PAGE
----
The Kids are with Me or You - but not Her!

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It's normal, it's real, and it's understandable ... so what's the answer?

We all think it - and most of us say it when we share children with an Ex who has a new partner. The phrase 'the kids are with me or you - but not her' is equally valid when read "but not him" in place of her however 'her' just seems to be more common so for simplicity sake, I'll write with framing our stepmothers but this certainly does not exclude stepfathers.

You can hear the tone and feel the energy behind these ten powerful words when you read them - and you're not even there! The reasons are plentiful; some even arguably admirable yet as these words come from us, the stage is set for great family division. When this stance is held by a mother, it oozes emotions - and these emotions are unresolved. This does not make any of these deep pangs wrong and neither does it mean there is not a way to work through them. Instead typically this points to the ongoing hurts, a mother's desire to protect, her need for recognition or validation, and so much more than the surface argument over a schedule conflict. It's because this family has not found comfort in extension and thereby continue with ex tension instead.

When you split up and have children, the reality of separation or divorce forces you to give up some of your valuable time with them. It tugs at your heart and can bring out normal divisive attitudes where its very easy for you find a rational argument supporting your cause - the cause being you want your children. It is very easy to feel ripped off because you hear your Ex spent the day at work (progressing his career) while the new stepmother took the children to the zoo - and you believe you would do the same if you had the time with them, or money to do so. It's also normal to become angry and turn this reaction into a topic of hot debate where your Ex is about to get a real earful.

The reality is it doesn't matter if you like or don't like your Ex's new partner - if your children are to have a chance at a healthy Complex Family (one touched by separation, divorce or some form of family breakdown), they need to be given the opportunity to enjoy and thrive in the time they have with their father and his form of home. It is not an easy position for their stepmother either - and whilst you probably don't care about that very much - it is important for you and your children that you begin to broaden your horizons beyond your own view of how family ought to be.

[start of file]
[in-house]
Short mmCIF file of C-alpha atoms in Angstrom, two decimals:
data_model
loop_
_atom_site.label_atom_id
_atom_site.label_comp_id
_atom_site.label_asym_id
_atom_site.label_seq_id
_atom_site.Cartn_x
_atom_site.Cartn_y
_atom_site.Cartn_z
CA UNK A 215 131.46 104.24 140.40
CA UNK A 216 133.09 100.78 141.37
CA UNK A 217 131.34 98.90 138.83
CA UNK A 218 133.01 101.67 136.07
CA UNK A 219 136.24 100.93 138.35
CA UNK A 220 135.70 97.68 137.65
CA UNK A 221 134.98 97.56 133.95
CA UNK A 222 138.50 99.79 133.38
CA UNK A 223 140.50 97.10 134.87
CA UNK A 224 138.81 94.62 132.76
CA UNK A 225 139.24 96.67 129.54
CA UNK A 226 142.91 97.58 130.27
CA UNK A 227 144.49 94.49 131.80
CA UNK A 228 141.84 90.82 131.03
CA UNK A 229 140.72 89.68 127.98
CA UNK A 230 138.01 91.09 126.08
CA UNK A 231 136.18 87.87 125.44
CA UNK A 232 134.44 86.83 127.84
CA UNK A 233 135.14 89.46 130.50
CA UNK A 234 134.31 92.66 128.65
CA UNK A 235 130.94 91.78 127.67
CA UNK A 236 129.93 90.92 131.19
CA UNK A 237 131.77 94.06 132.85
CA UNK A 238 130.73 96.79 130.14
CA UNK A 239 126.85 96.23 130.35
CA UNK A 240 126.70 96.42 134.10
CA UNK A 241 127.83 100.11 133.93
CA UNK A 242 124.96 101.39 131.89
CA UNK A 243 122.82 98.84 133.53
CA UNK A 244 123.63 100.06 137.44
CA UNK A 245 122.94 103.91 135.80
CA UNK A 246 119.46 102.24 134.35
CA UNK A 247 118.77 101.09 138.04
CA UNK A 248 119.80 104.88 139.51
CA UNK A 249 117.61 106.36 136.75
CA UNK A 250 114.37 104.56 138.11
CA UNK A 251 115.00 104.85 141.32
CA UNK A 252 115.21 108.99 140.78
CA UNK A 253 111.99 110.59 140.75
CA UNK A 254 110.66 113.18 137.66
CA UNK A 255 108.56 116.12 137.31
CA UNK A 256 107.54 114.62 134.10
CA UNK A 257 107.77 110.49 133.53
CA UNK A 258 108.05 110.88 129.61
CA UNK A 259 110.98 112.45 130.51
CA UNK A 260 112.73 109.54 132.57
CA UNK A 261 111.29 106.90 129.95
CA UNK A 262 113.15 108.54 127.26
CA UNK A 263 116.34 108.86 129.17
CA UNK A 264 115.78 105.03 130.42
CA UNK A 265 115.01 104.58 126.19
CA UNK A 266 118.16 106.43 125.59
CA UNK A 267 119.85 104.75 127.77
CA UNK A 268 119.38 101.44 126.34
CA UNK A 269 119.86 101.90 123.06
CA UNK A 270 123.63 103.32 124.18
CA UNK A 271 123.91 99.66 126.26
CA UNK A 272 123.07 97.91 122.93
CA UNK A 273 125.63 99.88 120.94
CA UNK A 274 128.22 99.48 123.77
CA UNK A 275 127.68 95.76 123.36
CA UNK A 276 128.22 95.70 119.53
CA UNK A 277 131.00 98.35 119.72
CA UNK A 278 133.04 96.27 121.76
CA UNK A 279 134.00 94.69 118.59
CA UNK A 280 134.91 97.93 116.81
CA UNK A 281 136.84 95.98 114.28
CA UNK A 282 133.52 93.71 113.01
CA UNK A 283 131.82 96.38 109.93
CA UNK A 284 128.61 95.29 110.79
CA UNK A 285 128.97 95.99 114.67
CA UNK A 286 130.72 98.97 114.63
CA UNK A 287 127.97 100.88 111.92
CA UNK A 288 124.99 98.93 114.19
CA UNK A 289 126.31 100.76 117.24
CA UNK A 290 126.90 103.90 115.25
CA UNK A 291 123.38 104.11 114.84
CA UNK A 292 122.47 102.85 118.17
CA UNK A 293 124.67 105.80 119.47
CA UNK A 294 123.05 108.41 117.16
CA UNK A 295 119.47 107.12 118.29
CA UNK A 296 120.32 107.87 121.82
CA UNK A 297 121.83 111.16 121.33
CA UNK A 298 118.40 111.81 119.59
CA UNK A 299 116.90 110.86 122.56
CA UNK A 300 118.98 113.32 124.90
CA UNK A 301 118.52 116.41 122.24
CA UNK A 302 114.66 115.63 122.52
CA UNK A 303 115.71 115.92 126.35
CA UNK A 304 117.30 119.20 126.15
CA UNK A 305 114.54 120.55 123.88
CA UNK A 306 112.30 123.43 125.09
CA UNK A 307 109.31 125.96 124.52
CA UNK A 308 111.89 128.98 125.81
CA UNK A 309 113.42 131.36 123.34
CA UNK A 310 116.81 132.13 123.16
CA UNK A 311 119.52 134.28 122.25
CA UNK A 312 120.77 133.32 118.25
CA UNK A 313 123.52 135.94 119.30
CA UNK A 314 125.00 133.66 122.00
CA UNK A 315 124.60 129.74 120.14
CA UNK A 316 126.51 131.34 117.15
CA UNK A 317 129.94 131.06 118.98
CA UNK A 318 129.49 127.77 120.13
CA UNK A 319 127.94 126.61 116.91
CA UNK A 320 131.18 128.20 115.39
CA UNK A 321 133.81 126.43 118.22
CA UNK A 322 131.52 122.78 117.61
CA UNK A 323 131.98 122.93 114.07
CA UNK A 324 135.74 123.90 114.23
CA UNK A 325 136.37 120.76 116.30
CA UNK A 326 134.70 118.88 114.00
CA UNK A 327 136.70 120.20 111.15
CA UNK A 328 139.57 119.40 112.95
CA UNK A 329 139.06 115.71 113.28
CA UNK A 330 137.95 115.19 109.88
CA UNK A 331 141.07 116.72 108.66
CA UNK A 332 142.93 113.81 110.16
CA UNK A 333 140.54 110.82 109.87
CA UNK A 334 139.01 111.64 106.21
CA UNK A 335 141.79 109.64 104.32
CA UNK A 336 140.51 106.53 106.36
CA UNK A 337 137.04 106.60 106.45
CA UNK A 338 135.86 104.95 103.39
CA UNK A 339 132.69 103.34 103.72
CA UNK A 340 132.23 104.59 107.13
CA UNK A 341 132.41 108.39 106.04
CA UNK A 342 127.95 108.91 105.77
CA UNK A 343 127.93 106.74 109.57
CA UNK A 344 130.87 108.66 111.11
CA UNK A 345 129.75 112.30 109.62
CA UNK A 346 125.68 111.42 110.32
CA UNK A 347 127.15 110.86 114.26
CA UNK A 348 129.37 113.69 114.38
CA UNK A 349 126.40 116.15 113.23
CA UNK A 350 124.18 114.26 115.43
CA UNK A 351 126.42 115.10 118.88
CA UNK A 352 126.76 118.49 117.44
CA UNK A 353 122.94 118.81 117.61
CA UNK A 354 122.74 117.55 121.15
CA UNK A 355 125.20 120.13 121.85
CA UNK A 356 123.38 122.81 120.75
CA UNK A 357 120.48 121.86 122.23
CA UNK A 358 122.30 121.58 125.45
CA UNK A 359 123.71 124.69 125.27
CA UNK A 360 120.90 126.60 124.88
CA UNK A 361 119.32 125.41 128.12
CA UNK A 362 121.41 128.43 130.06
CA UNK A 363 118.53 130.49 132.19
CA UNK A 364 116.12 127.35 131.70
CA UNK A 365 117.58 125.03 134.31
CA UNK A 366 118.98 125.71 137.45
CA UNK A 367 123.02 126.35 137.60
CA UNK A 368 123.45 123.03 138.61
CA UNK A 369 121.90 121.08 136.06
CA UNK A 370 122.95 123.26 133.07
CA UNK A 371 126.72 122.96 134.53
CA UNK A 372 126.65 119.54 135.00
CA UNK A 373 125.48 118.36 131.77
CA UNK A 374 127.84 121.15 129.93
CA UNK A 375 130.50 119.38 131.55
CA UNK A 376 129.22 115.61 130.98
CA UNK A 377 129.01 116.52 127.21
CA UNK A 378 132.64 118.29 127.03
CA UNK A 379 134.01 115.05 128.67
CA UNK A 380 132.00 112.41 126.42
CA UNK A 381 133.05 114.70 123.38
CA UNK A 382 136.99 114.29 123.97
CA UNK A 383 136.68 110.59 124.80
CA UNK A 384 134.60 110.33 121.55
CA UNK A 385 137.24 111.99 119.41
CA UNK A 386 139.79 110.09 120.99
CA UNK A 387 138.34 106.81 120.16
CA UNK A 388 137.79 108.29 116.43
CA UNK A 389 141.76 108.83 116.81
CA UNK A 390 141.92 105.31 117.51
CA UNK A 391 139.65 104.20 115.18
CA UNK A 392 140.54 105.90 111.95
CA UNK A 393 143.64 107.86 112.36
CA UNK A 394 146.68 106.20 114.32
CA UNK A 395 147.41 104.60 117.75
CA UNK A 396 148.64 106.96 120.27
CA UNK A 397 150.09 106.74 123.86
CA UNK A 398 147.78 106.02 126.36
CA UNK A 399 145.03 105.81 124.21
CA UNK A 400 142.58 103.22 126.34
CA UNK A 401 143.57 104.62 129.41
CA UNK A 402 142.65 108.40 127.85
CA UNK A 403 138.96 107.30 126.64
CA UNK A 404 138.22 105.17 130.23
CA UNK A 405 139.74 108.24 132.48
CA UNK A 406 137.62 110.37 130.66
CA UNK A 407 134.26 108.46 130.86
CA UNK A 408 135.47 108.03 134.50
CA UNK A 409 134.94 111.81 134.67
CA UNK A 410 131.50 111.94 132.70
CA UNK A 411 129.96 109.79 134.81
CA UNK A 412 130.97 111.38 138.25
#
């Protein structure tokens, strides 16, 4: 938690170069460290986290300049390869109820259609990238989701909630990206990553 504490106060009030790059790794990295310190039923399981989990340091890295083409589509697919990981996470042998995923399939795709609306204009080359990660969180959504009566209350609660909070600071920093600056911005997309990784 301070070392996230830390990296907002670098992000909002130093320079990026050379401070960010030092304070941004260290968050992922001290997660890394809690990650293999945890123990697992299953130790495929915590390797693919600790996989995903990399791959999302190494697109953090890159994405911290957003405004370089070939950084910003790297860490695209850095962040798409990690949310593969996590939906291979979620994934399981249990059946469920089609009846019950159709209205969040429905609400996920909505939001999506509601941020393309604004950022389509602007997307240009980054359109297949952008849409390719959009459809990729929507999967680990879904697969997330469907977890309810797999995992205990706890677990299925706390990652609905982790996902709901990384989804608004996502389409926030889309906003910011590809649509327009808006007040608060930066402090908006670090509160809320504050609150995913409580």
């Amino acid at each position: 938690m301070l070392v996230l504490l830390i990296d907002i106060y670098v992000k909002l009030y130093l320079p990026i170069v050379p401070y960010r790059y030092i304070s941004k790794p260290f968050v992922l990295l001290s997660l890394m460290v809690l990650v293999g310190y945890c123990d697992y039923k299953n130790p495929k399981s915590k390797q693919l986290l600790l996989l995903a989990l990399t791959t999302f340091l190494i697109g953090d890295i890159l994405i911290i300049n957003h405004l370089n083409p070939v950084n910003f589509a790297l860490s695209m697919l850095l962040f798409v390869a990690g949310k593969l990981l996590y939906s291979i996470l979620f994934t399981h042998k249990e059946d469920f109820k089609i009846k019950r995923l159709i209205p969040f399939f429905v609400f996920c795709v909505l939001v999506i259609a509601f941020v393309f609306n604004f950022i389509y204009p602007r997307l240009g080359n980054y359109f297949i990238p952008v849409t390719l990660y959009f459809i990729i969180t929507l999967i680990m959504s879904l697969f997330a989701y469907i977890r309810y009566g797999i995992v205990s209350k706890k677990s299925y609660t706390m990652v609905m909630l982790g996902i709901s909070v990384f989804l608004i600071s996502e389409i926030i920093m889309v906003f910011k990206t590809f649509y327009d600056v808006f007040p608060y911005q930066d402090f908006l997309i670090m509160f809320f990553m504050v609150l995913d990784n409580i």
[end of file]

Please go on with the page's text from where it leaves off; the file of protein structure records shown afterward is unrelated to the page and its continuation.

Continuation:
Stepmothers do not want to compete for your mother spot, and neither do they don't want to compete for being a nanny either. Stepmothers simply want to be accepted as someone who is very special to the children's father - and accordingly treated with respect and friendship. They want to be free to have a laugh with your children and likewise give them a good time when they are in their home. Stepmothers want to provide a special environment and home for your children to build their relationship with their father, just as you desire to build in your home for their relationship with you.

The answer to this quandary is to move beyond the rigidness of mother and father's roles and embrace the wider parenting support you have gained through co-parenting. You may not like some things they do, you may not like them as a person, but your children's other parent has chosen them and this means this is enough of a reason to respect their choices and support your children while they learn how to handle whatever this relationship brings.

The African proverb Niyimpa kor ntsetse ba; "It takes an entire village to raise a child" is never more true than in relation to Complex Family's stepparents. They provide strong advantages for your children regardless how much you agree or disagree with their style - because if nothing else, it provides a live-in example for your children make choices about what they want, or do not want for themselves.

So next time your Ex strides off somewhere and leaves their partner to look after your children, count your blessings and enjoy the time you have away from them. Find an ounce of gratitude for the effort being made by a willing stepparent instead of finding fault for what you believe is wrong or for what you are missing out on. This valuable time is better spent doing something for yourself to recharge your batteries for the week ahead, rather than heaping more coals onto an already smoldering fire.

It may not be long before you find a stunning stepfather who wants to give you a special day out while he takes your children to the zoo...

Warmest :o)
Jill Darcey

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